Injectable semaglutide (Ozempic) helps adults with type 2 diabetes control high blood sugar levels, prevent cardiovascular risk factors such as heart attacks and strokes, and lose weight.
Semaglutide is not insulin and should not be used for insulin treatment, people with type 1 diabetes or people with ketoacidosis. Although often compared with Trulicity, Ozempic uses an entirely different medication. Ozempic also comes in 2mg pens.
Ozempic is an antidiabetic medication that is similar to Glucagon and affects the Petide-1 receptor.
The management of blood glucose can prevent a number of complications, such as nerve damage, kidney damage, blindness, sexual dysfunction, and limb loss.
Similar to incretin, semaglutide is naturally produced by our bodies. The release of insulin from the pancreas decreases the amount of sugar in the liver as the glucose level rises. Semaglutide is also available with Rybelsus.
Currently, it is unknown if it can be used to treat people with pancreatitis or safe for people under the age of 18.
2mg/1.5ml, 4mg/3ml, 8mg/3ml
1 pen – $284.99, 2 pens – $282/pen, 3 pens – $281/pen
Warnings and Precautions
Warnings and Precautions
Ozempic is not meant to be used by patients with type 1 diabetes.
Before taking Ozempic, inform your doctor about your complete health history. Be sure to let them know of any insulin pens or vials that you are taking. Ozempic may not be prescribed if you have pre-existing issues such as an allergy to GLP-1 agonists, if you’ve had diabetic retinopathy in the past, or have kidney disease. If you have severe kidney issues, your doctor may not prescribe Ozempic.
Regardless of whether the needle has been changed, Olympic pens should not be shared. Sharing can lead to serious infections spreading.
A boxed warning on Ozempic warns patients and doctors about serious side effects that may result from the FDA’s thyroid cancer warning. Consult your doctor for more information.
You should wear identification such as a bracelet or necklace to show others that you have diabetes and that you are taking medication to control your blood sugar.
Taking Ozempic can potentially worsen your existing conditions.
In some cases, Semaglutide (Ozempic) may cause kidney failure. Your doctor should be able to help you determine if special monitoring is needed if you have kidney disease or reduced kidney function.
Ozempic may increase your heart rate and function. Speak to your doctor if you have an abnormal heart condition (i.e., heart block, arrhythmia) or heart disease. They may choose to adjust the dosage of medications and require close monitoring.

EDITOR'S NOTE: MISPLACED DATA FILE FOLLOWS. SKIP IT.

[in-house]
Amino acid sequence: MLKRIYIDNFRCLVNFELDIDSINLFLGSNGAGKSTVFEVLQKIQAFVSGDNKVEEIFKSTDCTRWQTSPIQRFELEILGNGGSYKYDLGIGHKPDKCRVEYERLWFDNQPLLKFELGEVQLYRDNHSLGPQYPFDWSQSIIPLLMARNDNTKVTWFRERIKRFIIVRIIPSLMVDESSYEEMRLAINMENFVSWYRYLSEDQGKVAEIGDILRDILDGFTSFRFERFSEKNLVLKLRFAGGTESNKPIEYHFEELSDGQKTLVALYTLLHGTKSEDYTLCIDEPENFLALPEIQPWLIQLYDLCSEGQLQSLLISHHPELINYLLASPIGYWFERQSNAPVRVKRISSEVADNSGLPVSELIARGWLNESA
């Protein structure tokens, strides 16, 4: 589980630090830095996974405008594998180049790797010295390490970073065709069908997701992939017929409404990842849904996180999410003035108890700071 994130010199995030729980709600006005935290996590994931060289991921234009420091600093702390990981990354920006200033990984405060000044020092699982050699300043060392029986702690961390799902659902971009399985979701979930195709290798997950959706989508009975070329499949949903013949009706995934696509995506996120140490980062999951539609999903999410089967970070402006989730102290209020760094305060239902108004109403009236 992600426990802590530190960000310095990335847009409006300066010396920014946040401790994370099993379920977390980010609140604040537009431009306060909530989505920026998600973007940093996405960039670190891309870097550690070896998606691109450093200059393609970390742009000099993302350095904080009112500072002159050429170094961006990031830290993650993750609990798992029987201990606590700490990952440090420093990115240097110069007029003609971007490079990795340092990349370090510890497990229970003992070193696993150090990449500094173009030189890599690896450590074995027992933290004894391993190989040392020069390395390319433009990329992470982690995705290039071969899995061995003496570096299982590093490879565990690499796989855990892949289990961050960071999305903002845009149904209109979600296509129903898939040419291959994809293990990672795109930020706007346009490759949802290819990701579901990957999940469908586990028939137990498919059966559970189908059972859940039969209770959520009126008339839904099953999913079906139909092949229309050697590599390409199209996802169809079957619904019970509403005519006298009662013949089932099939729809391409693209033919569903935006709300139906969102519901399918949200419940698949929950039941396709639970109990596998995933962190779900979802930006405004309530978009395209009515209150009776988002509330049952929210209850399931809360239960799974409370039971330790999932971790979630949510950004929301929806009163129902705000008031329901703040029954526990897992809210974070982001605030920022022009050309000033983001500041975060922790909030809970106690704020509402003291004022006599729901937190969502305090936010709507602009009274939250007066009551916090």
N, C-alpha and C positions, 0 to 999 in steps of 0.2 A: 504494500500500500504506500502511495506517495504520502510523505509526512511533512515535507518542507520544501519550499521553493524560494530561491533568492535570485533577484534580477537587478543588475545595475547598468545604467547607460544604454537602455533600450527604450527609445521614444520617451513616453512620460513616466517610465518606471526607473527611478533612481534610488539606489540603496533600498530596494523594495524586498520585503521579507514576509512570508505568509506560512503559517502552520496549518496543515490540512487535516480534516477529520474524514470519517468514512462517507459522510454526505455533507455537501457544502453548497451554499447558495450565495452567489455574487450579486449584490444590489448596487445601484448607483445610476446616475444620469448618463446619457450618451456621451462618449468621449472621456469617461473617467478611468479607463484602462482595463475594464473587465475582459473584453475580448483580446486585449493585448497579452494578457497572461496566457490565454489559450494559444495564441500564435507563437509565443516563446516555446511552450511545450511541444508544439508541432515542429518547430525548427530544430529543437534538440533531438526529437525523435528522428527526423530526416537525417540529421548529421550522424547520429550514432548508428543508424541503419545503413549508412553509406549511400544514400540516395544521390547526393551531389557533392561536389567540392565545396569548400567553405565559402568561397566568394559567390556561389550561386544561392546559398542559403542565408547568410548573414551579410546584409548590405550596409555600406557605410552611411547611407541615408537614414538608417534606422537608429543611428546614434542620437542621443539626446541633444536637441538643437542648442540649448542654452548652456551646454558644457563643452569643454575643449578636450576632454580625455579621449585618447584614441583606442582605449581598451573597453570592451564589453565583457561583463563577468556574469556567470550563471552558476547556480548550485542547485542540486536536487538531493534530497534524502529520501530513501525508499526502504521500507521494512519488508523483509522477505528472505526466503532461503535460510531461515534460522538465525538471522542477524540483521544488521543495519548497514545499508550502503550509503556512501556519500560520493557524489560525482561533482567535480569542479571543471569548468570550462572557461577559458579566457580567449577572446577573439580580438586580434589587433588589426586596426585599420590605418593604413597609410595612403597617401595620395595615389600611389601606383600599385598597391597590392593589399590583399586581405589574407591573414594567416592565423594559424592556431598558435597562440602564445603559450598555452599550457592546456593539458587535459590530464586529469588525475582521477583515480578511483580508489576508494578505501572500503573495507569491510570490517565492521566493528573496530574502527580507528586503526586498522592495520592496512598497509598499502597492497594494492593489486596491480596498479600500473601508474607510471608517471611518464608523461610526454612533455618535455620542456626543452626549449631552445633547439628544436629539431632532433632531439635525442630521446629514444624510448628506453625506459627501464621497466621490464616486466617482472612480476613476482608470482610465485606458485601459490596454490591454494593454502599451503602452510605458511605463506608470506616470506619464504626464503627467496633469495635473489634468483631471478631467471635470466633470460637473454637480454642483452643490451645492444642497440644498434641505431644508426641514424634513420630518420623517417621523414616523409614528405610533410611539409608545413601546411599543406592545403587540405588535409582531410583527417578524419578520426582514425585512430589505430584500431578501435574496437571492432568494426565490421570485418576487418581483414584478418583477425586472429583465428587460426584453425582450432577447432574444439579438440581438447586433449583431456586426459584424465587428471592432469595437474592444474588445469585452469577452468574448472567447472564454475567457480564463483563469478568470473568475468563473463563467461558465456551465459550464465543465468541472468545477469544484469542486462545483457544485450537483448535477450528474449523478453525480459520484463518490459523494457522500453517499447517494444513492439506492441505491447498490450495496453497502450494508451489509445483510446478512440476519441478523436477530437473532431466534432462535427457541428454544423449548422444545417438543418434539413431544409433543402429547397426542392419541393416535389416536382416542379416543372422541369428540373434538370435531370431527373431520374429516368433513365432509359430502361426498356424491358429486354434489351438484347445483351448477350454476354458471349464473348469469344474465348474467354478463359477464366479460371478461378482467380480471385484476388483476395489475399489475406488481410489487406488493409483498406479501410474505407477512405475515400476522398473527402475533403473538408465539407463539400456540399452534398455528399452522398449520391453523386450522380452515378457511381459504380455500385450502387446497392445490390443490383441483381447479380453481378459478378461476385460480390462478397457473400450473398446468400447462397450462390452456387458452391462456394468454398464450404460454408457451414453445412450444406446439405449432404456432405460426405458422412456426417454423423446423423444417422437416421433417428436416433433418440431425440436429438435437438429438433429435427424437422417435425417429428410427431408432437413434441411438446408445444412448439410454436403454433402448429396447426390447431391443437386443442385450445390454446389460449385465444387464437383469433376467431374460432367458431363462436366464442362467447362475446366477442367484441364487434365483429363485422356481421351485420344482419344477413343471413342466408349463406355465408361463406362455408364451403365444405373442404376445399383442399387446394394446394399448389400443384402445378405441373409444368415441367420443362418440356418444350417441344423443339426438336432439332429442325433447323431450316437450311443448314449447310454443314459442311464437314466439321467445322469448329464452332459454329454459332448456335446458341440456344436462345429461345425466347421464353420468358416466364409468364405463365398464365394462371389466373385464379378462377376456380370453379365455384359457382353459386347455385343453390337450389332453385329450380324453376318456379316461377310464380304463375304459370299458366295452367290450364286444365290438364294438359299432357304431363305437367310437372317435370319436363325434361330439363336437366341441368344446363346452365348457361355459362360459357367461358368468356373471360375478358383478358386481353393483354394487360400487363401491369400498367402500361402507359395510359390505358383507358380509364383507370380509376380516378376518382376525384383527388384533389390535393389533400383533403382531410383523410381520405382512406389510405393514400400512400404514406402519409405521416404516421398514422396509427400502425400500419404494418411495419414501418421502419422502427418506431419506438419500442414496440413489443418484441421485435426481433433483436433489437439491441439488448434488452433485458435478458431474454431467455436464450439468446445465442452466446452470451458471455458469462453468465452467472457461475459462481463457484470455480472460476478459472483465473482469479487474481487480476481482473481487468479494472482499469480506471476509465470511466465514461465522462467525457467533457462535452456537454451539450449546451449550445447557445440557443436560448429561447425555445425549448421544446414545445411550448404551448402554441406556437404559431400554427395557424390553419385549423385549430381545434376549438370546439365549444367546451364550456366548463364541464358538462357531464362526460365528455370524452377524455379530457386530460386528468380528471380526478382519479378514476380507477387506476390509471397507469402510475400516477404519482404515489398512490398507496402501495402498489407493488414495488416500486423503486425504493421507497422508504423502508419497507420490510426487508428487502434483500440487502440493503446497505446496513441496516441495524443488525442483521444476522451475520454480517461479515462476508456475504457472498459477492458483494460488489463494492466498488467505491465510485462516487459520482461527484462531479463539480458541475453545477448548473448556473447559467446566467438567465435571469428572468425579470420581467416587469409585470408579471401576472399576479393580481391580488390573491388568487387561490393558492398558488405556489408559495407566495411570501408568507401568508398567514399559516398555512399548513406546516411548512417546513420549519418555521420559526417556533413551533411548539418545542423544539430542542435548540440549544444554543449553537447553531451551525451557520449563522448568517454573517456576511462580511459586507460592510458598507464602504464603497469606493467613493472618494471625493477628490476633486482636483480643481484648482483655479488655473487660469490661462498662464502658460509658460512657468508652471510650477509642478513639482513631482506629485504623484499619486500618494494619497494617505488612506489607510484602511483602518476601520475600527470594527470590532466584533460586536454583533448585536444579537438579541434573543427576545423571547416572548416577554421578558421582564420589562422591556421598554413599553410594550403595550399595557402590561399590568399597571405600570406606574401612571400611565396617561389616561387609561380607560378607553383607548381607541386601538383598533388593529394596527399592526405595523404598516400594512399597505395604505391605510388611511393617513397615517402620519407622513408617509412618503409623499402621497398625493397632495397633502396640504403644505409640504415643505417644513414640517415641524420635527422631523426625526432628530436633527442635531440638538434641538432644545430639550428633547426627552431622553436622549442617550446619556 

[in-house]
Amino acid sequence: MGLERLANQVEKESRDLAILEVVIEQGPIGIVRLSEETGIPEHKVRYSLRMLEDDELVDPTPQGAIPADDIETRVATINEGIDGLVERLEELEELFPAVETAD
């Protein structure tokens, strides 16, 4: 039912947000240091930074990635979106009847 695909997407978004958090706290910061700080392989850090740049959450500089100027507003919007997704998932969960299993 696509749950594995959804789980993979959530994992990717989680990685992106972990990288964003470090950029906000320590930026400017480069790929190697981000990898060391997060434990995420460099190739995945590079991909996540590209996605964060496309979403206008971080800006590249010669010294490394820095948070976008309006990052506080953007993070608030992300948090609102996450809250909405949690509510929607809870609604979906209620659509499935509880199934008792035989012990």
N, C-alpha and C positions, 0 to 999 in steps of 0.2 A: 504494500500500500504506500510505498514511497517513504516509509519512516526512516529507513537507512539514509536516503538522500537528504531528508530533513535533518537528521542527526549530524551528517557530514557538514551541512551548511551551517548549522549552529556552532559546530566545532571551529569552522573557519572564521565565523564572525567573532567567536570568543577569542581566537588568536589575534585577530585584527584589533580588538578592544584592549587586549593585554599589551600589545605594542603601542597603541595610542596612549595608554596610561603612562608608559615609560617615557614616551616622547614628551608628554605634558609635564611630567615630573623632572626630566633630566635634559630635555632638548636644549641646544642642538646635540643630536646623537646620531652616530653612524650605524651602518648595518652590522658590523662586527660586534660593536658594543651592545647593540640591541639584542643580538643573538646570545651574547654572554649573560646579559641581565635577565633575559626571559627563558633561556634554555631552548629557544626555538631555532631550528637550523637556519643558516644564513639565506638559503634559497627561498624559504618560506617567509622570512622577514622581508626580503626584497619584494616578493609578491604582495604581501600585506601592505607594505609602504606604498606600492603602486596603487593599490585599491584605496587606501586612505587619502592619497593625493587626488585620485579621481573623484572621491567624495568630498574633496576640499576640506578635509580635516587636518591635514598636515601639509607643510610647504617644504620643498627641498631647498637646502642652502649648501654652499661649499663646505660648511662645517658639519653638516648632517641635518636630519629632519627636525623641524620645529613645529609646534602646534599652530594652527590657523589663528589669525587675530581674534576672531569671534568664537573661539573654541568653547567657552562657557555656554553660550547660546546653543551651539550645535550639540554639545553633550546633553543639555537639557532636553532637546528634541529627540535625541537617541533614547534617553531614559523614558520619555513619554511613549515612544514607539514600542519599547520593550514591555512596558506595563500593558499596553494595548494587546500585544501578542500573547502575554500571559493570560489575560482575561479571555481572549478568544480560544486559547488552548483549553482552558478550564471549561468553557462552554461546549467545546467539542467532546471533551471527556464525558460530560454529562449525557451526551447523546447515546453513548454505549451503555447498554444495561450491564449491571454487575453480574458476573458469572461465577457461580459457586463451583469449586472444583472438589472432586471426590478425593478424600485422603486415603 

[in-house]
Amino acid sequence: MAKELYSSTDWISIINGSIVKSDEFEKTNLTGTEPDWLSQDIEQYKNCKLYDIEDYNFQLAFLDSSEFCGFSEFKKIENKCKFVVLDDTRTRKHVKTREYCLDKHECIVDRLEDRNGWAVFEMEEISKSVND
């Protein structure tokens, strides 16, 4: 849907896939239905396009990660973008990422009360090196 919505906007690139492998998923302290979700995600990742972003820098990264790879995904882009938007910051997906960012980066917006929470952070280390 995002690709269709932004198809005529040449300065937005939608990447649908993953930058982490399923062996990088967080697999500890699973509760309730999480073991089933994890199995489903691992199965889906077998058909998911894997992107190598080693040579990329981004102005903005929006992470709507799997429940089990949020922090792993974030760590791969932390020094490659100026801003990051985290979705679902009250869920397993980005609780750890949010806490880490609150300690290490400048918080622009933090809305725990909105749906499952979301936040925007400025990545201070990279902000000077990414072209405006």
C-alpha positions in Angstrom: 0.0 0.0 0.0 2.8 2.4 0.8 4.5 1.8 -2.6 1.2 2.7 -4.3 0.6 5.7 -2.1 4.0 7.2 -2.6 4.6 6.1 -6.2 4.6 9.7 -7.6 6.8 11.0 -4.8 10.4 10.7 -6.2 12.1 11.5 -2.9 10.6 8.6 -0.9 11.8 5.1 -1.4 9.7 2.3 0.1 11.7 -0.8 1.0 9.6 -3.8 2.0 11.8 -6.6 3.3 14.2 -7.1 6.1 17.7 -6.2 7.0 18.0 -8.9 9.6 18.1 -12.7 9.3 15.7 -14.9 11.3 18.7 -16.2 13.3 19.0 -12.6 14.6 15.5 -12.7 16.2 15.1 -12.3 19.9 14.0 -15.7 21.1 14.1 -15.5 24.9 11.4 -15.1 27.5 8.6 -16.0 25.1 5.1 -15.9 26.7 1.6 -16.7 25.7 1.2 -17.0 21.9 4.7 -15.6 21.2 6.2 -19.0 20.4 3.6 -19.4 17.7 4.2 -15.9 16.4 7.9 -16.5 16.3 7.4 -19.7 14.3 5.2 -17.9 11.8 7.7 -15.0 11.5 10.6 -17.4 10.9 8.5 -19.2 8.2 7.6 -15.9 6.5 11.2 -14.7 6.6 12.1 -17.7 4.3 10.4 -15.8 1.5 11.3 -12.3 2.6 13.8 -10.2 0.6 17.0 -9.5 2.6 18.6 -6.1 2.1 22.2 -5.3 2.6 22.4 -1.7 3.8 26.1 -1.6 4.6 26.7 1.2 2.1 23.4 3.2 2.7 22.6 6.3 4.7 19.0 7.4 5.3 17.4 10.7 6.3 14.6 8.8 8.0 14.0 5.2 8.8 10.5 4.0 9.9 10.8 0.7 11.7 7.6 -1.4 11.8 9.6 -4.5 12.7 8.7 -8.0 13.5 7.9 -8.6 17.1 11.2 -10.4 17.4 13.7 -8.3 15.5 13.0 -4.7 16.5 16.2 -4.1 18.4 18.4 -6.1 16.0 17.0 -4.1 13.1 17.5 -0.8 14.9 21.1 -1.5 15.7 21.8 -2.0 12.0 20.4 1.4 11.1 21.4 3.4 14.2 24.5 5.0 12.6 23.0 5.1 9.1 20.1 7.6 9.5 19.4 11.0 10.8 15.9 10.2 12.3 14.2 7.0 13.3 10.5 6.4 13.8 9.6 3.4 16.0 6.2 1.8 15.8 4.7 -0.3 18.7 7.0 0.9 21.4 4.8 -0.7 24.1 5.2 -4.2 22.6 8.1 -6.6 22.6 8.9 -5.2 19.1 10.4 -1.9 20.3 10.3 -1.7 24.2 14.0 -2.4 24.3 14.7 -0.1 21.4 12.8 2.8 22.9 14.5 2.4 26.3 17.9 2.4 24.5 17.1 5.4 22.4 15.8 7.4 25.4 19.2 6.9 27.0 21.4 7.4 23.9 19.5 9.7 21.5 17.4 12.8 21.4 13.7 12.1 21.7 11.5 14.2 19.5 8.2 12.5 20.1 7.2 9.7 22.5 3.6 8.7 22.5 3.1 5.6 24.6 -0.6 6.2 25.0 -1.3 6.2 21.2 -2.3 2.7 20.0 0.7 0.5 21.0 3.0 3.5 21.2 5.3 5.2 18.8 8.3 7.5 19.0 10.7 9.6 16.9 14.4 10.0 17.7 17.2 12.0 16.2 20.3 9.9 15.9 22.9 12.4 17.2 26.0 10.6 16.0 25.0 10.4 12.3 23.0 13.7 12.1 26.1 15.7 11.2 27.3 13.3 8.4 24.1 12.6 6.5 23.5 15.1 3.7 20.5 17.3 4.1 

Hypoglycemia (low blood sugar)
Patients currently taking a sulfonylurea (i.e., gliclazide, glyburide) or insulin along with Ozempic may be at risk of hypoglycemia. If you are experiencing symptoms of hypoglycemia such as increased heart rate, headache, cold sweat, nervousness, numbness or tingling of tongue/lips, lightheadedness, confusion, hunger, or weakness, consult your doctor. Your doctor may choose to adjust the dosage of medications you are taking.
Pancreatitis (inflammation of the pancreas)
Pancreatitis may be caused by Ozempic. This symptom may indicate pancreatitis if you experience severe abdominal pain. As Ozempic may affect your medical condition if you have had pancreatitis in the past, tell your doctor immediately if you have had this condition before.
The use of this medication should be avoided by people who have thyroid cancer in the family or multiple endocrine neoplasia syndrome type 2. When you experience difficulty breathing, hoarseness, or a mass on your neck, see your doctor as soon as possible. A thyroid tumor such as medullary thyroid carcinoma (MTC) cannot be caused by semaglutide.
The effectiveness and safety of Ozempic have not been established for children.
How to Use Ozempic Pens
How to Use Ozempic Pens
Ozempic should be applied subcutaneously to the abdomen, thighs, or upper arms.
When injecting in the same body region each week, patients should use a different injection site every week.
Before using Ozempic, inspect it visually. The liquid should appear clear and colorless. Ozempic should not be used if particulate matter and coloration are present.
Ozempic and insulin should be administered separately and not mixed when being used together. Ozempic and insulin can both be injected simultaneously in the same body region, but the injections should not be adjacent.